Currently, it is reasonable to assume that the Sharks will have a high pick in the coming draft, and there is plenty of young talent to choose from.
Given the current stage of the season, it is still somewhat hard to gauge where the Sharks will pick for obvious reasons. But barring something out of the ordinary in the second half of the season, the team will most likely pick anywhere from first to tenth overall.
There is plenty of potential generational defenseman to pick from in that range, and team teal most certainly needs to take advantage. Three in particular that jump out are prospects Luke Hughes, Owen Power, and Simon Edvinsson.
To acquire Hughes, the Sharks would like need to hold a top-three pick. But should they have a selection that high, Hughes is the best option of the three defensemen.
The University of Michigan commit will be the third person in his family to enter the NHL. Behind the tutelage of his older brothers, Quinn Hughes of the Vancouver Canucks and Jack Hughes of the New Jersey Devils, he should be a force to be reckoned with.
What truly sets Hughes apart from the other prospects his skating ability and decision making. He possesses elite edges, along with not forcing the puck into tight spaces, opting instead to drop back and regroup. These are attributes that the Sharks desperately need on defense.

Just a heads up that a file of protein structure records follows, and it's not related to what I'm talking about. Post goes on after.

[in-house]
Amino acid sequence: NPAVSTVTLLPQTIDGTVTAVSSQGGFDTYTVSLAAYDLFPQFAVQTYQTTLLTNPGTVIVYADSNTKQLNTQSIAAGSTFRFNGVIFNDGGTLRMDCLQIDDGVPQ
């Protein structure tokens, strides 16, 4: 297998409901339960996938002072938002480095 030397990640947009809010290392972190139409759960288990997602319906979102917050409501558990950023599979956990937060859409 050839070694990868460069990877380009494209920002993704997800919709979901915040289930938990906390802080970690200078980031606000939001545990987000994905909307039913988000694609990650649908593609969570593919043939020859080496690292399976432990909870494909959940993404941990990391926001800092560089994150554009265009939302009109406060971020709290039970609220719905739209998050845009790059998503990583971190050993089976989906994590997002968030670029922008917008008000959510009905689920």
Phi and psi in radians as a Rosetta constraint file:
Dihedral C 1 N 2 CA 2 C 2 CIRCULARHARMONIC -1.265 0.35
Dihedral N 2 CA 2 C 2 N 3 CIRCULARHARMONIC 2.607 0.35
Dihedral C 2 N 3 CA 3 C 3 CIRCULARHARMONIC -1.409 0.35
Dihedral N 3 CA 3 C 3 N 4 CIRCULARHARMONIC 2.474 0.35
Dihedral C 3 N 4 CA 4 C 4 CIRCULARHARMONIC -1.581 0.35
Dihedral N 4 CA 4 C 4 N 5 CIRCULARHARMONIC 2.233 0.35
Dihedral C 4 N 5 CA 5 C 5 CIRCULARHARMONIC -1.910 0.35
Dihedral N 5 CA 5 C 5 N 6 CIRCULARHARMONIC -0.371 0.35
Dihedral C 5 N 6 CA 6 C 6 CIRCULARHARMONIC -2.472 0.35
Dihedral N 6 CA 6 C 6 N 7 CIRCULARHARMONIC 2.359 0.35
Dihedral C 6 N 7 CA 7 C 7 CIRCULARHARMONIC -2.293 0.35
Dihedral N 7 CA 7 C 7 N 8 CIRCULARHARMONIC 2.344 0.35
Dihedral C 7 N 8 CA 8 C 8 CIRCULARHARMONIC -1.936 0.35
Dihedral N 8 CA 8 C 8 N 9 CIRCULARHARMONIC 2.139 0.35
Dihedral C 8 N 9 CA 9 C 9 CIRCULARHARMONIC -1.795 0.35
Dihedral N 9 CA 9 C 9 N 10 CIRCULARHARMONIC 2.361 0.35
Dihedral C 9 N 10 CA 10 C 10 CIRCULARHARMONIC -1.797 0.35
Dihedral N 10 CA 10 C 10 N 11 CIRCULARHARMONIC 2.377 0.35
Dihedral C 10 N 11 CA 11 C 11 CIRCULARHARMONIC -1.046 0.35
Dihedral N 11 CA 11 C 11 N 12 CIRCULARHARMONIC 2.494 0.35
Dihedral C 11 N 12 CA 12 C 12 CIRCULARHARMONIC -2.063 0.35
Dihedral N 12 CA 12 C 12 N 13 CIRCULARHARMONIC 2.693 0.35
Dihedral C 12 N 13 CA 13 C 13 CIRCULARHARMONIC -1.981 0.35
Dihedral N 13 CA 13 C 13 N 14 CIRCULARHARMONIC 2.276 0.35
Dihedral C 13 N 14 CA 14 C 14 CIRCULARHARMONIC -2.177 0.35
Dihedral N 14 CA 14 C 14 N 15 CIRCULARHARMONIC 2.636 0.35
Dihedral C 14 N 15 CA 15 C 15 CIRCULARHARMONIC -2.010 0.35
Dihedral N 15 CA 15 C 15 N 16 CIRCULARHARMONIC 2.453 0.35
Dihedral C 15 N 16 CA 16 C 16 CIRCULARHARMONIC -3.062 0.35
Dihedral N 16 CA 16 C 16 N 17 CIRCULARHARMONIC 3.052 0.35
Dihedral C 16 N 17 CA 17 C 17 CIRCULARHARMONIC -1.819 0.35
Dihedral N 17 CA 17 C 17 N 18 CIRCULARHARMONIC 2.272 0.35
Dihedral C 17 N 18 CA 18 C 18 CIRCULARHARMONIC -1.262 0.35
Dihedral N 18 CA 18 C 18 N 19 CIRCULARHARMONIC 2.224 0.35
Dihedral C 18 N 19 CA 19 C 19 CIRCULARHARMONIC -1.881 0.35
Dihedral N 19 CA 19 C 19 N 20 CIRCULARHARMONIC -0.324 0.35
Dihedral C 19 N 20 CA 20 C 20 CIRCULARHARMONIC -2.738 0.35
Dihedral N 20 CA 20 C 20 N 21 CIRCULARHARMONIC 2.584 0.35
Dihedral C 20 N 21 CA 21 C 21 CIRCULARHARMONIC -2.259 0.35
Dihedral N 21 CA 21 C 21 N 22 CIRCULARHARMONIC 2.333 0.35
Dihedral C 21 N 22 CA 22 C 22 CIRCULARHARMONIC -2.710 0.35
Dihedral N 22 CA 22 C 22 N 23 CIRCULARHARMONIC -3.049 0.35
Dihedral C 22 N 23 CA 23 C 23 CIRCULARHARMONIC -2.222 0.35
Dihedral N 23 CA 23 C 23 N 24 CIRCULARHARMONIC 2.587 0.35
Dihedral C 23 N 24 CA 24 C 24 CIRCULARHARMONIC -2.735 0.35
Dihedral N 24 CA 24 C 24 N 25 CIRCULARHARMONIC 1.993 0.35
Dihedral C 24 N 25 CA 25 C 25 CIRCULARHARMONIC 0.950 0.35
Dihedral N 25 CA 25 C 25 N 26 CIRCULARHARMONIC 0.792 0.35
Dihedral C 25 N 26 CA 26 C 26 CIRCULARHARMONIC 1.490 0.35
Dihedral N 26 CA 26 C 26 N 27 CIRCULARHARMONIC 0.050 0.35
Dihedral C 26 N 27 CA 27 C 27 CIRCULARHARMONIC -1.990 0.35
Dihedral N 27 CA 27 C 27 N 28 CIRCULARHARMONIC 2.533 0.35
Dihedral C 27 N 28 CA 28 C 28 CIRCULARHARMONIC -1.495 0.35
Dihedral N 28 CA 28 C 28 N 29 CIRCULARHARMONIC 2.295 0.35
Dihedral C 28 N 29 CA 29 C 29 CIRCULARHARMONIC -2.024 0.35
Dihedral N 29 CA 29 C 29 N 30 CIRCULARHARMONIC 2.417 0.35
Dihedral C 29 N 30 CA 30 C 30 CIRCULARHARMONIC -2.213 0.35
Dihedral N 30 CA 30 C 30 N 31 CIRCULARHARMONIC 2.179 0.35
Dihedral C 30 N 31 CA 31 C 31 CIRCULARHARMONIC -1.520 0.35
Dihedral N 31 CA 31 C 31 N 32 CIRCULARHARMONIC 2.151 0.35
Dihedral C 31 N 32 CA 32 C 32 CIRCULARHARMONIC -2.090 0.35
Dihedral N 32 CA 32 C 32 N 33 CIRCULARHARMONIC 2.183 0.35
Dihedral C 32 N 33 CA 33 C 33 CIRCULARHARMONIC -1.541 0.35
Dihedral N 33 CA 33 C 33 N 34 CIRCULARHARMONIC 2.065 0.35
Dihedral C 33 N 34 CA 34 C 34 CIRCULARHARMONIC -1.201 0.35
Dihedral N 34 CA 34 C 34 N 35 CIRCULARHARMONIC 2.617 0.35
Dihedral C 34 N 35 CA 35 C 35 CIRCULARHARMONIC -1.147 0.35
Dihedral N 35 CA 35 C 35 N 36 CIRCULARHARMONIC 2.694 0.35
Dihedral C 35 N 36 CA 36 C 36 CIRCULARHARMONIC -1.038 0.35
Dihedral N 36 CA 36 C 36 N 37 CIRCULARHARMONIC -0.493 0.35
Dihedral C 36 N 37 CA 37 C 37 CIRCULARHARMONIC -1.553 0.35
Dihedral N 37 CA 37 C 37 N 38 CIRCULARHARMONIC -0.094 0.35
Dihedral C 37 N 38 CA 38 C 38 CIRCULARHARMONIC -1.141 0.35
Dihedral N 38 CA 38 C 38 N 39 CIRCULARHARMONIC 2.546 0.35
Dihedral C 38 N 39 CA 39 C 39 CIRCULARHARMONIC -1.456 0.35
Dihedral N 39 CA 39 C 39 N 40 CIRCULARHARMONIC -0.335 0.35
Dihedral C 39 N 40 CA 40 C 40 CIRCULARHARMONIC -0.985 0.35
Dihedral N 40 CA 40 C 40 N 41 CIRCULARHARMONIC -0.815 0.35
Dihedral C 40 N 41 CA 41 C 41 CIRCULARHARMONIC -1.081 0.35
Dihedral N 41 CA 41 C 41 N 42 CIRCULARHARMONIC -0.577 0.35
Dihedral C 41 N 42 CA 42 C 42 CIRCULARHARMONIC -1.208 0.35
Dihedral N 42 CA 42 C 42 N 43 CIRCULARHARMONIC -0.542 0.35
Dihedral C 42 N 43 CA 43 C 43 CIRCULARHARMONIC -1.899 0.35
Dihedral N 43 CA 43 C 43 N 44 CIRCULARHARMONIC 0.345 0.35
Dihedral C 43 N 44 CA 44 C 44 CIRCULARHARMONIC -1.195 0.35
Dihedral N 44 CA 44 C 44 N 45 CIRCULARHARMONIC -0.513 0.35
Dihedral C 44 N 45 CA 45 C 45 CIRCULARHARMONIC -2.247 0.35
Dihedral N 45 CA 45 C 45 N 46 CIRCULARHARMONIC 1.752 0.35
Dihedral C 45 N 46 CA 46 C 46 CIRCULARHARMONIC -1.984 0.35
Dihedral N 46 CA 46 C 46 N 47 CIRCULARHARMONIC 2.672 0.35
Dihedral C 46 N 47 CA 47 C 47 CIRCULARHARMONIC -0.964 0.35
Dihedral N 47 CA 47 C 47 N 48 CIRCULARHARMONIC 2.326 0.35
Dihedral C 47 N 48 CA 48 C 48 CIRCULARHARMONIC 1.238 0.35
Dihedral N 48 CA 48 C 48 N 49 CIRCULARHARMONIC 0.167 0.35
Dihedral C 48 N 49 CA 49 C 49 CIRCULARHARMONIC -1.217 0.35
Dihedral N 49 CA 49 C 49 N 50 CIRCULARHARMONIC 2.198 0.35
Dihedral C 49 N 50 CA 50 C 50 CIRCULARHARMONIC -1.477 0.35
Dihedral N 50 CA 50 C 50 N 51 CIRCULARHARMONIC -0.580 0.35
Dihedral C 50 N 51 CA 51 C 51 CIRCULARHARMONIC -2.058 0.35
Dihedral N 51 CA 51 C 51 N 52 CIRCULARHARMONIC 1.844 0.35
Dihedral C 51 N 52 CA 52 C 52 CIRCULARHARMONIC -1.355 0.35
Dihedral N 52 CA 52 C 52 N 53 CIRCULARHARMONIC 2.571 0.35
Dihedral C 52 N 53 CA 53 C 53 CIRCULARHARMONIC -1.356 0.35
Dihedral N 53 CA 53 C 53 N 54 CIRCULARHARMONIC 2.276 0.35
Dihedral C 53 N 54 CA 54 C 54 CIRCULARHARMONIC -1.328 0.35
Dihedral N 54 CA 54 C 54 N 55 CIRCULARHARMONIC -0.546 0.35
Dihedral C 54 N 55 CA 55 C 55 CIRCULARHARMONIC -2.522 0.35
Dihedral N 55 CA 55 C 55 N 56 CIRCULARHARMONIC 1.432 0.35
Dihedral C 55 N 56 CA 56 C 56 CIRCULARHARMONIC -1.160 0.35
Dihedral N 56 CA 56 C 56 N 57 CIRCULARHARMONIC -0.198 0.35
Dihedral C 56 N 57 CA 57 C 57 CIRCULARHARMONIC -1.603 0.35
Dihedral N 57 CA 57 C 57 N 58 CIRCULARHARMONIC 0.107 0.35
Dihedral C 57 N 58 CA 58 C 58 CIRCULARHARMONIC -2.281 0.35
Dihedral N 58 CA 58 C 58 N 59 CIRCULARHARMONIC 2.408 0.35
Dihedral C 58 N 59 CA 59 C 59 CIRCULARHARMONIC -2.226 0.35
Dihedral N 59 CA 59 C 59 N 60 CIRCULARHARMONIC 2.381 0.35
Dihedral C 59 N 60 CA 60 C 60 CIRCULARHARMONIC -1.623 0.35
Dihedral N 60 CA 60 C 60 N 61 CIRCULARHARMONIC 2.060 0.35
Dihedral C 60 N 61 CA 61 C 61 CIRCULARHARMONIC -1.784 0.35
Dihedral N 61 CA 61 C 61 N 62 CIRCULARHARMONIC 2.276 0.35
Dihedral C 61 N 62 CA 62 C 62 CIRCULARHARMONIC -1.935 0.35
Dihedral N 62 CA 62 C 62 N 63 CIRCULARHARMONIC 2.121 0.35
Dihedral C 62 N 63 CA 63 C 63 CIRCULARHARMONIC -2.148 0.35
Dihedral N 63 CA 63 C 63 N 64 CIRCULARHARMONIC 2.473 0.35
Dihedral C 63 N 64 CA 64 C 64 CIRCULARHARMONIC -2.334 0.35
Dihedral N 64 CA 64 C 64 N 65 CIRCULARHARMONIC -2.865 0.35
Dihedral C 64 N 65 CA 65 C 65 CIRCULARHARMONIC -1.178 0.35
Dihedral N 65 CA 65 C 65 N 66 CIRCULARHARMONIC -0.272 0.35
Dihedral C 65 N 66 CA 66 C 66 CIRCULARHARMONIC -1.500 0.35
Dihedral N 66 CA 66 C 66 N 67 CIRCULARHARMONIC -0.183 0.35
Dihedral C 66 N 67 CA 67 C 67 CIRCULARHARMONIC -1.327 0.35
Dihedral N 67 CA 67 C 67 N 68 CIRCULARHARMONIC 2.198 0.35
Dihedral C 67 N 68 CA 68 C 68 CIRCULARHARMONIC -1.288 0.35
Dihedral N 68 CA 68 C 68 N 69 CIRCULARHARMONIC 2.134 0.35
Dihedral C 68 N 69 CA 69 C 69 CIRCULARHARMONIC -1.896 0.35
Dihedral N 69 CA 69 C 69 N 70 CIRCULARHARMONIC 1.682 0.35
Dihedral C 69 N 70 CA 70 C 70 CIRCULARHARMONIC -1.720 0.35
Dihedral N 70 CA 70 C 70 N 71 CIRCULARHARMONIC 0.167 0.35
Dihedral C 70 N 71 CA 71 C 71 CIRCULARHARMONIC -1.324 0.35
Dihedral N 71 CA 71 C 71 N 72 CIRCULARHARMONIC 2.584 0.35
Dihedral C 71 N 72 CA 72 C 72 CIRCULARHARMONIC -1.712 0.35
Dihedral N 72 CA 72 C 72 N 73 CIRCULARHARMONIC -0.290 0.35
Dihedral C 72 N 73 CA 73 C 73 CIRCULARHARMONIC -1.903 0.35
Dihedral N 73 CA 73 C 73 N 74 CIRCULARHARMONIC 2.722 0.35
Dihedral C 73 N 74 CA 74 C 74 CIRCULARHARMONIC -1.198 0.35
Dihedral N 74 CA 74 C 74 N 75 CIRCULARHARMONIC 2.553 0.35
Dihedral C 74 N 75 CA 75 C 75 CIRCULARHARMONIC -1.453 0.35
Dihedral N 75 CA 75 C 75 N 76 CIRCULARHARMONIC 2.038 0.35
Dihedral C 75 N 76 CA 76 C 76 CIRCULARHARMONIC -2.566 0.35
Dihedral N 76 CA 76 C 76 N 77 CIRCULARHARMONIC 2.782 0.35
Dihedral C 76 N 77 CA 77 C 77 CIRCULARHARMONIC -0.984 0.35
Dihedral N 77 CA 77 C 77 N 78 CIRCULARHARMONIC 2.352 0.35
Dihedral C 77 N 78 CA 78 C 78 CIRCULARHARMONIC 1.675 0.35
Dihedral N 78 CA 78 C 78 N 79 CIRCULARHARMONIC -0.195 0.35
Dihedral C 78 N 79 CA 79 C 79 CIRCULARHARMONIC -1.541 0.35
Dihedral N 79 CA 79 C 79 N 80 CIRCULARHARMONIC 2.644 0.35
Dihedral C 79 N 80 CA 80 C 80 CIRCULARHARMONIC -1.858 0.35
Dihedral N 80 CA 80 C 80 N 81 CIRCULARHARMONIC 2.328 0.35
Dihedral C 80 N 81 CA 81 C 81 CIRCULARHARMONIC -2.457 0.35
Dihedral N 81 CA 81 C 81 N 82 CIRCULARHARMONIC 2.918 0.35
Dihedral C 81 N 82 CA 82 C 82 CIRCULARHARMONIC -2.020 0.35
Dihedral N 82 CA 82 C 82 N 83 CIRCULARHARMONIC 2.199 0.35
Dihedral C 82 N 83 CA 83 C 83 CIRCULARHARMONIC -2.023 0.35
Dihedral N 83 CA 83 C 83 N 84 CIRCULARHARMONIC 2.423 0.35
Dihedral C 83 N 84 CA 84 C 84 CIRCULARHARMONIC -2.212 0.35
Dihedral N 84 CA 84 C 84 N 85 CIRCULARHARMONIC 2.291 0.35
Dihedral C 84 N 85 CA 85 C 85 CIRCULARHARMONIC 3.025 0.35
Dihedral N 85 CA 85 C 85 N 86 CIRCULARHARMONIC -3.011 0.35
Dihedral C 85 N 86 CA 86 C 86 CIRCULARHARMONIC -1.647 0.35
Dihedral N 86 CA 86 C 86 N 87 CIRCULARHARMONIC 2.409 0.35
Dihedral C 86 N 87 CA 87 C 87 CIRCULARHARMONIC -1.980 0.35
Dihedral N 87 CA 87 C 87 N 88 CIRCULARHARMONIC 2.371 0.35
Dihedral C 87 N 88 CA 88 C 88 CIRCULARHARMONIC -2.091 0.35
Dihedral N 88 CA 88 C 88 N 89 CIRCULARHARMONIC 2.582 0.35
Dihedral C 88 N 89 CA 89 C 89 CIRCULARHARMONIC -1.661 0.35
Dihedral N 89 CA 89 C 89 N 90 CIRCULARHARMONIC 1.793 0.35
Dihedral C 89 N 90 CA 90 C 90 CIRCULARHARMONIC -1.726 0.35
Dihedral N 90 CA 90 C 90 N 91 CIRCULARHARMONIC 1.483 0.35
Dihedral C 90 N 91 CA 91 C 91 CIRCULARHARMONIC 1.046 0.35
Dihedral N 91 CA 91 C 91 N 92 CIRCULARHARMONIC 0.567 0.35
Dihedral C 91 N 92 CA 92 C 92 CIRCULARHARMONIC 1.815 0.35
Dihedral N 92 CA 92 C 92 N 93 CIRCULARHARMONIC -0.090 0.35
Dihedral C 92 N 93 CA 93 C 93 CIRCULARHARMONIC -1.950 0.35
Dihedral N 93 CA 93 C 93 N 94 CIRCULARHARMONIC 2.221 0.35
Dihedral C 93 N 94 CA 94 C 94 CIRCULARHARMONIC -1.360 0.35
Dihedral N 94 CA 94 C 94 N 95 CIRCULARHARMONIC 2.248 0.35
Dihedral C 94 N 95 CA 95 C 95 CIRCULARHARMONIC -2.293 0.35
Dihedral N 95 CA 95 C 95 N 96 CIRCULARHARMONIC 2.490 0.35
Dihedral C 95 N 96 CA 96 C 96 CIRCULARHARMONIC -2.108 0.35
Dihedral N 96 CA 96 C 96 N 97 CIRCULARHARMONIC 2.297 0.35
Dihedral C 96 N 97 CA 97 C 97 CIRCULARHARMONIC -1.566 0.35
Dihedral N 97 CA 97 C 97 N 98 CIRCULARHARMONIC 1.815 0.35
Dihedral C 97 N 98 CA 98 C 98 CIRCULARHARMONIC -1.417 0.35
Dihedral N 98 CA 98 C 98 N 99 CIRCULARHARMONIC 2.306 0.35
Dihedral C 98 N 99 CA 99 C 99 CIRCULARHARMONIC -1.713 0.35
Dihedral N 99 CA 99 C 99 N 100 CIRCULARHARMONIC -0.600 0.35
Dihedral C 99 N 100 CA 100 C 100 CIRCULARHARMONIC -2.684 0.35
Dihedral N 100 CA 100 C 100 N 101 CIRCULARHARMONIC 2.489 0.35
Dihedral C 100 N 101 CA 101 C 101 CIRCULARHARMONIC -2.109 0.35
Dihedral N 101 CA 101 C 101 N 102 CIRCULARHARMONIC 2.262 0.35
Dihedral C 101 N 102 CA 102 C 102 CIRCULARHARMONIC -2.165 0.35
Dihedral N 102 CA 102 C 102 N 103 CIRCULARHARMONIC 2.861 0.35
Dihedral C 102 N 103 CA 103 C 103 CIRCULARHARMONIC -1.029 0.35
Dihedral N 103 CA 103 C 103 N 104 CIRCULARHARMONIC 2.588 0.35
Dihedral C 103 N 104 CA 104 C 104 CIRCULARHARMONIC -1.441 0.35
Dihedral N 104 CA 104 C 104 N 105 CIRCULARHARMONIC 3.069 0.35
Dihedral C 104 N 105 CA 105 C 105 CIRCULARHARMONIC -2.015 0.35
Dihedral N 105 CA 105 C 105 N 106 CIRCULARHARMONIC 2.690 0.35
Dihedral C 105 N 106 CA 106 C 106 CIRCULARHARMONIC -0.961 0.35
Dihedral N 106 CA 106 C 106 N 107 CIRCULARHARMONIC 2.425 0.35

Should the Sharks land roughly the fifth overall pick, Hughes’s future Wolverine teammate in Owen Power is the best option.
In his first season with the Wolverine’s the 18-year old defenseman has played lights out. Through sixteen regular-season games, the freshman accounted for three goals, thirteen assists, and a total of sixteen points.
Power is stylistically very different from Hughes but still brings valuable attributes that the Sharks are lacking. Despite his impressive offensive stats, Power tends to stay primarily in the defensive zone.
He sits in front of the net and blocks shots at a high clip in the process. Additionally, he closes down lanes effectively, especially when going to the left side. He loves to control the glass and dishes out highlight-level hard hits against opposing forwards.
On a team where sound traditional defense is lacking, the Ontario native would be a nice change of pace.
In a situation where the Sharks would draft between seventh and tenth, the best selection would be Swedish defenseman Simon Edvinsson. The now 18-year old shined while playing for the under-17 Swedish national team. Logging a total of fourteen points in just thirteen games.
One of the things that Edvinsson brings to the table is his size. At a towering 6’5″, his physicality will be his strongest assets. He will join a club of roughly 30 NHLers that stand at 6’4″ or taller.
His skating mechanics are tremendous for someone of his size, and his situational awareness makes him valuable for any team. Finally, his wingspan makes him an effective shot-blocker and a threat in his own zone.
All in all, the Sharks have plenty of options in a deep draft where currently there is no consensus number one overall pick. Hopefully, one of these defensemen will usher in the next era of the Sharks.